In a bid to prevent transboundary animal diseases (TADs) the United Nations Food and Agricultural Organization has built some stronger veterinary diagnostic laboratories in some West and Central African countries.
The National laboratory systems play a vital role in preventing, detecting and responding to health threats and veterinary diagnostic laboratories are at the centre of veterinary services’ control programmes for transboundary animal diseases (TADs).
Transboundary Animal Diseases, including zoonosis, can have huge impacts on economies, trade and food security as they can easily spread to other countries and reach epidemic proportions, with some affecting both humans and animals.
Due to this, the United Nations Food and Agriculture Organization, and the Emergency Centre for Transboundary Animal Diseases, through the Global Health Security Agenda programme sponsored by the United States Agency for International Development has approved support to 14 national and subnational veterinary diagnostic laboratories.
Meanwhile, in 2015, the programme has been executed in ten countries in West and Central Africa. Last year, support is now also provided to two additional West African countries which are Niger and Nigeria.
Furthermore, FAO ECTAD assists other countries in West Africa such as Benin, the Gambia, Guinea-Bissau, Togo and Chad through various FAO Technical Cooperation Programme projects.
A major challenge for national veterinary laboratories was the lack of capacity to detect, characterize, and share information for decision-making on infectious agents which were hindered by the lack of suitable facilities, insufficient execution of biosecurity measures, and a lack of competent staff or ineffective systems for swift data exchange.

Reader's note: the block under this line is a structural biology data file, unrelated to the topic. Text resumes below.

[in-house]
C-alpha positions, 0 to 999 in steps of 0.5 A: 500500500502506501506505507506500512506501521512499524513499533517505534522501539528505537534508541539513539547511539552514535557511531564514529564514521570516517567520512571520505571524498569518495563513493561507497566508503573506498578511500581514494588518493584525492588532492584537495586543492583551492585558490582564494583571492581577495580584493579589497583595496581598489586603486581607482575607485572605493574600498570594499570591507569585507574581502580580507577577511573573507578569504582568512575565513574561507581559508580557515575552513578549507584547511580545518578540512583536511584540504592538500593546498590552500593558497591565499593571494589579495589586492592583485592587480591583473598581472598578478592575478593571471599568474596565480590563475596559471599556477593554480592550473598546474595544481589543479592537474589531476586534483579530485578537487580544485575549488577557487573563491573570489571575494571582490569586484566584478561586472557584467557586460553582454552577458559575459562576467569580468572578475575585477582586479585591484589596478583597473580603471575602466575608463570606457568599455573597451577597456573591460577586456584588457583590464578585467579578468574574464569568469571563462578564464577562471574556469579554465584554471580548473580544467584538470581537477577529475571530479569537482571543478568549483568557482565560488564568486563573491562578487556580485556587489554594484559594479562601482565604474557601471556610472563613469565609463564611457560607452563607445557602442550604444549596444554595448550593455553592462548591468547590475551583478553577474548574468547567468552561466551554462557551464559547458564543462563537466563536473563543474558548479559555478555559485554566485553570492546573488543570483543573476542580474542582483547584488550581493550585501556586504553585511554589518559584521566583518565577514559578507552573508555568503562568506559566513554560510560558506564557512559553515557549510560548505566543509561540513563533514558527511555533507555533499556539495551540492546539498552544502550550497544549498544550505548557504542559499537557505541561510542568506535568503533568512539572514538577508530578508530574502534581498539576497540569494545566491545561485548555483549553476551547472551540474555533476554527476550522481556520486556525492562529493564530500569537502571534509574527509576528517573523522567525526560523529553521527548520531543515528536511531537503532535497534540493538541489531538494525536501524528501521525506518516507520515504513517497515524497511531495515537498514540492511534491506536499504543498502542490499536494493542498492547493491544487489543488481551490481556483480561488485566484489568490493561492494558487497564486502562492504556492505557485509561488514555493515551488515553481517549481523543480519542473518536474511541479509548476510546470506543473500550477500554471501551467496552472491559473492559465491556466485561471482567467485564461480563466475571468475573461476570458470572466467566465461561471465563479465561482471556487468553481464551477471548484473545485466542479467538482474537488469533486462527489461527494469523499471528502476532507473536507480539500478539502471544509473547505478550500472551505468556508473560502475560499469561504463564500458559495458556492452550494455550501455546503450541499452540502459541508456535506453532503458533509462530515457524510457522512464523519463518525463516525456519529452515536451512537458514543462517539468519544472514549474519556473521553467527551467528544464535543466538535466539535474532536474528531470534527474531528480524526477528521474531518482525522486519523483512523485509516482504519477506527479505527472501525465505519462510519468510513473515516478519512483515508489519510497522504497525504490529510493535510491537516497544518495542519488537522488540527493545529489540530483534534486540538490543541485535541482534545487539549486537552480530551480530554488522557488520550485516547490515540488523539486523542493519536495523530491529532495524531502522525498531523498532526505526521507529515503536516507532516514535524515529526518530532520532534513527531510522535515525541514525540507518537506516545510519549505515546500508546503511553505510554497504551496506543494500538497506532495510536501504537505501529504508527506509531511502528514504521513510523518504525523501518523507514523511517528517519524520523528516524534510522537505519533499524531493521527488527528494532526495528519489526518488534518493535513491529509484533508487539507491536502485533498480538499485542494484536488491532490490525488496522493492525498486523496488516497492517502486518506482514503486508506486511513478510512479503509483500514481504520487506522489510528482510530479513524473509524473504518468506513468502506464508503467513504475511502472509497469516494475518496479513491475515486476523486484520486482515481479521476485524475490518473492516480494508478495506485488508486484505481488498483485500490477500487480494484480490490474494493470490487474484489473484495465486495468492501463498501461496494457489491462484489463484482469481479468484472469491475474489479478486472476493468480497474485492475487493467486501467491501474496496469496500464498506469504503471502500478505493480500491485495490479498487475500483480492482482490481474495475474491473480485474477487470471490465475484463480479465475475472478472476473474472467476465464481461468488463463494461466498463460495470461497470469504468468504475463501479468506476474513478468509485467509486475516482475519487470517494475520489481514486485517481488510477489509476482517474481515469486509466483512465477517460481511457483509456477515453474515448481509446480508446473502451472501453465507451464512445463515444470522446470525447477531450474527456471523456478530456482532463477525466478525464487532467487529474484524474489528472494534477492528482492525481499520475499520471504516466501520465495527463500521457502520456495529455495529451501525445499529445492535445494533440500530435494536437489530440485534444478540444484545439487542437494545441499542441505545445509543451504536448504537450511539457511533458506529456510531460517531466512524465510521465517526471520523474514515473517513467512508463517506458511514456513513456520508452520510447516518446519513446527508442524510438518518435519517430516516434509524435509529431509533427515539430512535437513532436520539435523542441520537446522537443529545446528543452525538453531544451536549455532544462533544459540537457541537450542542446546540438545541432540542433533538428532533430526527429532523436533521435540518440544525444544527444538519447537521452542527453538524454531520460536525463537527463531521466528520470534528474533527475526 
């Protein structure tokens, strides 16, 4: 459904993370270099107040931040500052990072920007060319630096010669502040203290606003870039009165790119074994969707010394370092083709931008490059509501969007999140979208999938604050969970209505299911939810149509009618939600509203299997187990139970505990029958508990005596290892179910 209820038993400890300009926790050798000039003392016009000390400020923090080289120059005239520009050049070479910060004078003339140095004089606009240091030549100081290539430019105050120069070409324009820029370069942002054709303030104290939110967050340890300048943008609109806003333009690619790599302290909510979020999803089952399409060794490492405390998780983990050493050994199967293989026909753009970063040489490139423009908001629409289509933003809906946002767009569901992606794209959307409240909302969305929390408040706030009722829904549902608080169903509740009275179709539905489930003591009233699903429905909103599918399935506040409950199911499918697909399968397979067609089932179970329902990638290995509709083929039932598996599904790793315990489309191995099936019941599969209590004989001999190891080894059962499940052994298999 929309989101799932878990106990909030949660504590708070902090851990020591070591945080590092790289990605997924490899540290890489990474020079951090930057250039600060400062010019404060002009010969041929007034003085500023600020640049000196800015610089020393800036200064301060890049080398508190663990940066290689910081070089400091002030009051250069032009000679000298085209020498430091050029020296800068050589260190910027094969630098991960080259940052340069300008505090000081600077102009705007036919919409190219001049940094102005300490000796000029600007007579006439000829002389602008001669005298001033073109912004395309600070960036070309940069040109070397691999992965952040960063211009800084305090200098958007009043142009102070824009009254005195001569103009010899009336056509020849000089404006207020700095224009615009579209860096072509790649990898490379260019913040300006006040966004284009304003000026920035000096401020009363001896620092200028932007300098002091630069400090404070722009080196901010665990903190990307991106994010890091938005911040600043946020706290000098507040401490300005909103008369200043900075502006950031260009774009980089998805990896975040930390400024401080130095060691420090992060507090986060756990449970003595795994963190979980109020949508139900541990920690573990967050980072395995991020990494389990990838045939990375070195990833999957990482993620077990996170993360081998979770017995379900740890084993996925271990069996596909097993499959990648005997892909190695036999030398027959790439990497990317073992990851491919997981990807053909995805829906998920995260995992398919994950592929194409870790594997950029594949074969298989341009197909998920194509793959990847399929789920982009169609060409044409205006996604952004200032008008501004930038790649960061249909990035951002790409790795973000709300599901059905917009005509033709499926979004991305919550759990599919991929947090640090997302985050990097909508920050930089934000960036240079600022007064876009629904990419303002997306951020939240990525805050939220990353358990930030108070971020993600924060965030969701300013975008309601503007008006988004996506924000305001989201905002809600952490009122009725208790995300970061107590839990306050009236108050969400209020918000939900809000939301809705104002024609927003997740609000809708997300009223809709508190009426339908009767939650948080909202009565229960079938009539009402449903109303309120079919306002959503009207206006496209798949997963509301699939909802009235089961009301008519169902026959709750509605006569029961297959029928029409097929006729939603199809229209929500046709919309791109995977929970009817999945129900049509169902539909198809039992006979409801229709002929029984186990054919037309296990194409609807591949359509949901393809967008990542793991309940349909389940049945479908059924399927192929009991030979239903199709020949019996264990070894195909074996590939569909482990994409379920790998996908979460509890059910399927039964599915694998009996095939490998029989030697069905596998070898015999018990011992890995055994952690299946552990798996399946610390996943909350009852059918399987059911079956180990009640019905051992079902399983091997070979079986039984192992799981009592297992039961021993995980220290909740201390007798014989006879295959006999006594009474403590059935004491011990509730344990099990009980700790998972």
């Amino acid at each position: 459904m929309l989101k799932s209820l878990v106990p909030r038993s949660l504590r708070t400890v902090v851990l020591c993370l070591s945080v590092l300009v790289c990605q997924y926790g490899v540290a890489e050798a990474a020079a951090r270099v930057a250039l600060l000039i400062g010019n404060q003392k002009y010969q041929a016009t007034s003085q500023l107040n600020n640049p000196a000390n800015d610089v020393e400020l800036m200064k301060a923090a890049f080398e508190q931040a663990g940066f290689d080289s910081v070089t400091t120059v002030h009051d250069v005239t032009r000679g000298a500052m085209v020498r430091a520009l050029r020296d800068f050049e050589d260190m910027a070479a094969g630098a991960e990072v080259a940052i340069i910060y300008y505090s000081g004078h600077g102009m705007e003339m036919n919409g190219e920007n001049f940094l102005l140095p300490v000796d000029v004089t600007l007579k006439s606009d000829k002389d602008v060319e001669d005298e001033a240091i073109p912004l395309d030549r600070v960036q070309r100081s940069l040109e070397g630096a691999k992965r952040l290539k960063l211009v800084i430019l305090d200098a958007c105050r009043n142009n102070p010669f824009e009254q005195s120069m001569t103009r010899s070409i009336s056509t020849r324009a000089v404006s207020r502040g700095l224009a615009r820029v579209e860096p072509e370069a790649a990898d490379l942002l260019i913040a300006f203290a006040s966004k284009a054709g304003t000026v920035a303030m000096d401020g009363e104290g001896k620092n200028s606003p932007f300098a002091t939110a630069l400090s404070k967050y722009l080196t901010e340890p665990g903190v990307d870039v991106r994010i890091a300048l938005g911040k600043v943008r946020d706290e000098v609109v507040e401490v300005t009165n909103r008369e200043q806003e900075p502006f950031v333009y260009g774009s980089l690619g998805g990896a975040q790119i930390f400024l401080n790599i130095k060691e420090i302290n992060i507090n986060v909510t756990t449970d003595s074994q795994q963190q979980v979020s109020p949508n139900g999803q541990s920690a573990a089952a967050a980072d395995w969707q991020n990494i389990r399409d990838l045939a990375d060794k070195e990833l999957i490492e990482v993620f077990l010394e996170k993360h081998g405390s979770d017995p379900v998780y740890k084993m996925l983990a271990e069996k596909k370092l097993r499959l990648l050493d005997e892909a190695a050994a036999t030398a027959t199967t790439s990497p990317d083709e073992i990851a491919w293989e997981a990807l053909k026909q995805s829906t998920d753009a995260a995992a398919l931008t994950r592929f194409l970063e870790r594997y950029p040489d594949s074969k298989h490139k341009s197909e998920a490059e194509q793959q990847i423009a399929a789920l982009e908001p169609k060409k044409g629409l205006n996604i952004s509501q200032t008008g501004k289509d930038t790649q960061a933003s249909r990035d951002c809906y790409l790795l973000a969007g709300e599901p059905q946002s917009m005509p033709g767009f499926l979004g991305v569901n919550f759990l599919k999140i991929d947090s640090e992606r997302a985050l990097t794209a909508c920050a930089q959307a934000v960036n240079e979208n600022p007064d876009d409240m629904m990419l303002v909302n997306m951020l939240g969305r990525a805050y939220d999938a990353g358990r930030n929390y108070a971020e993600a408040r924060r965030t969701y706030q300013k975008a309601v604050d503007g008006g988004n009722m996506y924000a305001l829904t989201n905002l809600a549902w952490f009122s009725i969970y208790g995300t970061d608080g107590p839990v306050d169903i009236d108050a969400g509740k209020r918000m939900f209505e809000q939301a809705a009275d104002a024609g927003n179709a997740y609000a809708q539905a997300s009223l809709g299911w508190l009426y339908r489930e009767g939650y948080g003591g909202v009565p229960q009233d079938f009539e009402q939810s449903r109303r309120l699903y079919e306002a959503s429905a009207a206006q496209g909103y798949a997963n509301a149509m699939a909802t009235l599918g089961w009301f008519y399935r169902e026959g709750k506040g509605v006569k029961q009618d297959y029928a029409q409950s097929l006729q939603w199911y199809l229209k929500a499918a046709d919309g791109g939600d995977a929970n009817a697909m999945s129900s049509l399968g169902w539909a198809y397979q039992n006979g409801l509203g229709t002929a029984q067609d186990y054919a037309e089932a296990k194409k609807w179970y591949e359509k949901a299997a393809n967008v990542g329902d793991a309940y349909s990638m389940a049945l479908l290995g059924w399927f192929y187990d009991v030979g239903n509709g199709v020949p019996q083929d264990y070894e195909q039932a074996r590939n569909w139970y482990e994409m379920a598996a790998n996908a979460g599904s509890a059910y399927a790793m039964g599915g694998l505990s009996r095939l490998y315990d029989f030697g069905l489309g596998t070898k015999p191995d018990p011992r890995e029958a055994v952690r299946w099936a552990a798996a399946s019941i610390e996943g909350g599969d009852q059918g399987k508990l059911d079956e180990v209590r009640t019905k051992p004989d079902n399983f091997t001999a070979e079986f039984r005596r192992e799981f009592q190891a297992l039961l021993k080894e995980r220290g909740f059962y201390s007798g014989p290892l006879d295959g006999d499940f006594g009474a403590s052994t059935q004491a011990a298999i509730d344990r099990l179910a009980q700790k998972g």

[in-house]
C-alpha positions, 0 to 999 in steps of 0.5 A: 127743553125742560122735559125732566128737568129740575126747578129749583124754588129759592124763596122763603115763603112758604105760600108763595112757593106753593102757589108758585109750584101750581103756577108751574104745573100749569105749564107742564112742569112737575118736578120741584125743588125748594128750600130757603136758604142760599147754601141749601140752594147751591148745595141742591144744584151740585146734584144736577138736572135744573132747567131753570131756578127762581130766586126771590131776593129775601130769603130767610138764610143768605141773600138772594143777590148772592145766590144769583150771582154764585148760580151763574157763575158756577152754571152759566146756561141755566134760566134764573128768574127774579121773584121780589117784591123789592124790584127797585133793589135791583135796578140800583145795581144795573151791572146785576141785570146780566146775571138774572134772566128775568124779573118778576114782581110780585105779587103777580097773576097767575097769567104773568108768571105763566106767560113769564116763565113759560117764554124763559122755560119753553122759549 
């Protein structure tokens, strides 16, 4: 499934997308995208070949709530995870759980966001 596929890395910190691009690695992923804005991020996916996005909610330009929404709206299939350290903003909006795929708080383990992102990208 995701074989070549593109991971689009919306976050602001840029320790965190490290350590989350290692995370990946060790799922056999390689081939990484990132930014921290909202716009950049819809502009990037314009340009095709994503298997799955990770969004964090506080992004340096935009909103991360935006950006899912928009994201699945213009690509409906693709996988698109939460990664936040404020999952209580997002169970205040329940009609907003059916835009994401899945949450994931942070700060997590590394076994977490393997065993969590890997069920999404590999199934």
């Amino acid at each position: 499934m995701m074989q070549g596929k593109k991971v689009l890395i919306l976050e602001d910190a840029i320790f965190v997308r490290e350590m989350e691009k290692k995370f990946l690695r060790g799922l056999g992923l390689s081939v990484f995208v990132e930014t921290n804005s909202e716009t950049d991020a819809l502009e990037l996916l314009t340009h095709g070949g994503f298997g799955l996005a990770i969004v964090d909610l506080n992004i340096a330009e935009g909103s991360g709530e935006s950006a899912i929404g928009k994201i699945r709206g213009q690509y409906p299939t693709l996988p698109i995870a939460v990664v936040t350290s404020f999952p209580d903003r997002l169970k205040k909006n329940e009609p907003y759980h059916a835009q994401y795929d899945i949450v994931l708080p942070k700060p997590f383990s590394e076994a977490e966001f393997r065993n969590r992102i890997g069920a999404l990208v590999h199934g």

However, after constant support from the United Nations Food and Agricultural Organization and the ECTAD, most of the National Veterinary Laboratories in the region that have received GHSA support since 2015 is now able to detect some of the TADs and priority animal diseases, such as rabies, brucellosis, highly pathogenic avian influenza (HPAI), viral haemorrhagic fevers, among others.
FAO’s work through the USAID-funded GHSA programme has been critical in ensuring the control of future outbreaks, as well as the inhibition, detection and response to a range of emerging infectious diseases in West and Central Africa. By enhancing the capacities of laboratory and field staff, the number of reported disease outbreaks in the region increased on average by 15-20 per cent.
Copyright: News Central TV
All rights reserved. This material, and other digital content on this website, may not be reproduced, published, broadcast, rewritten or redistributed in whole or in part without prior express written permission from News Central TV.